From SABR member Jacob Pomrenke at The National Pastime Museum on January 27, 2014:
After Cal Ripken Jr. tied Lou Gehrig’s “unbreakable” record of 2,130 consecutive games played on September 5, 1995, he told reporters, “I’m not in the business of script-writing, but if I were, this would’ve been a pretty good one.”
On that Tuesday night in Baltimore, the Baltimore Orioles’ future Hall of Fame shortstop punctuated his record-tying appearance with a home run in the bottom of the sixth inning, one of his three hits against the California Angels at Camden Yards.
The following night, Ripken homered again as he broke Gehrig’s famous mark in front of President Bill Clinton, a national television audience on ESPN, and a sellout crowd of 46,272 at Camden Yards. The game was delayed for 22 minutes in the middle of the fifth inning as Ripken took a memorable celebratory lap around the ballpark. Ripken’s streak was a feel-good tonic that baseball fans craved after losing the 1994 postseason and the start of the 1995 regular season to a labor dispute between players and owners.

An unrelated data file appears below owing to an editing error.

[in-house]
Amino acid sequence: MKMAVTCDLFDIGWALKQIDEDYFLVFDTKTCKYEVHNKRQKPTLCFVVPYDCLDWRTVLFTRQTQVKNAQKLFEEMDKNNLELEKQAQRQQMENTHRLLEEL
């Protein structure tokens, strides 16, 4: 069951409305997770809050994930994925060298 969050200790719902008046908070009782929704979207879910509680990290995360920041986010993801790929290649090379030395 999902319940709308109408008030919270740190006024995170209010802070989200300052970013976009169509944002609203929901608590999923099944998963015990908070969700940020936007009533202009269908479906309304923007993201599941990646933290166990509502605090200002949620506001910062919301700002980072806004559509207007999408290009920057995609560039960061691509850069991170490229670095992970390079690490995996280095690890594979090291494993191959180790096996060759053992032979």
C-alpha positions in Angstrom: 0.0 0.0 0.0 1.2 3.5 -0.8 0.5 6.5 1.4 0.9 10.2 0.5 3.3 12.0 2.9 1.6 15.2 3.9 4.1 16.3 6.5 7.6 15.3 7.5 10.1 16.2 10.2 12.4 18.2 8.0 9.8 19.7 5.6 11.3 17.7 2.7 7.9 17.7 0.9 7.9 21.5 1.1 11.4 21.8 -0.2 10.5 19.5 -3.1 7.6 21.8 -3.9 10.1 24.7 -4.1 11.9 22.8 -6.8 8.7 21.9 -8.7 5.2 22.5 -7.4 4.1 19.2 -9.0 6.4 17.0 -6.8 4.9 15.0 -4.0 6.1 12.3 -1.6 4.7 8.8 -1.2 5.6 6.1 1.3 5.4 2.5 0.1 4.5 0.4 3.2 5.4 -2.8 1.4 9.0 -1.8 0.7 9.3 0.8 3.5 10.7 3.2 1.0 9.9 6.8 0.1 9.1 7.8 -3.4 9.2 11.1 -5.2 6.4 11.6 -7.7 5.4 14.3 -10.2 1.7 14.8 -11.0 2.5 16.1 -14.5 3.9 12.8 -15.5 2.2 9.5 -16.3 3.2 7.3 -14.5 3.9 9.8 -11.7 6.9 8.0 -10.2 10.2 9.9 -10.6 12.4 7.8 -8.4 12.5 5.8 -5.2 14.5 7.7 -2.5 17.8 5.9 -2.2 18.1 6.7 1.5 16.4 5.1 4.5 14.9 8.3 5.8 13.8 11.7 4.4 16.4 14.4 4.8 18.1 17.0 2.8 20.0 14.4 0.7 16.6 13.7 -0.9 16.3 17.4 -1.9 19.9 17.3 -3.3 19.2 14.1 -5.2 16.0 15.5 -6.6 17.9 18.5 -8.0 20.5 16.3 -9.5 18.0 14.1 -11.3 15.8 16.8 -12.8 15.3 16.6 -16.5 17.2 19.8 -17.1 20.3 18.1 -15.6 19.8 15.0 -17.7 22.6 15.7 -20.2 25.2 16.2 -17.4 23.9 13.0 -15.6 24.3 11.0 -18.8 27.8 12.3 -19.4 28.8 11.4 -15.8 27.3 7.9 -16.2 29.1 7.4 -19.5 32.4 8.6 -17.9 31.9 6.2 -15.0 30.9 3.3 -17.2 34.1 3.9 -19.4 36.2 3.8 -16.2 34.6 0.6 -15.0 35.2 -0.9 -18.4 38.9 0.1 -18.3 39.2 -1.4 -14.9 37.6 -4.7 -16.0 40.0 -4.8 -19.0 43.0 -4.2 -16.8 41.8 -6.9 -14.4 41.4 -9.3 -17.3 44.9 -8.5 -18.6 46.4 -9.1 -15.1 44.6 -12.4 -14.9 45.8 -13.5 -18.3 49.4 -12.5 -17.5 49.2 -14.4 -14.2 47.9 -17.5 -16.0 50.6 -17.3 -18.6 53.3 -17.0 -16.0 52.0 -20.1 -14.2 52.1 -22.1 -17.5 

Many great athletes have a flair for the dramatic, but Cal’s sense of it was keener than most. As a native Baltimorean and lifelong Ripken fan, I was fortunate enough to witness many of these special moments throughout his career, especially during key moments of his streak. He was the first great player I was aware of as a baseball fan, and I followed his career closely all the way to Cooperstown.
He performed at his best not just when the spotlight was at its brightest but when his fans were rooting most for him to hit the big home run. As much as any player since Babe Ruth, Ripken lived up to his reputation as a beloved hero who never let his fans down.
Read the full article here: http://www.thenationalpastimemuseum.com/article/my-favorite-player-cal-ripken-jr
Originally published: January 27, 2014. Last Updated: January 27, 2014.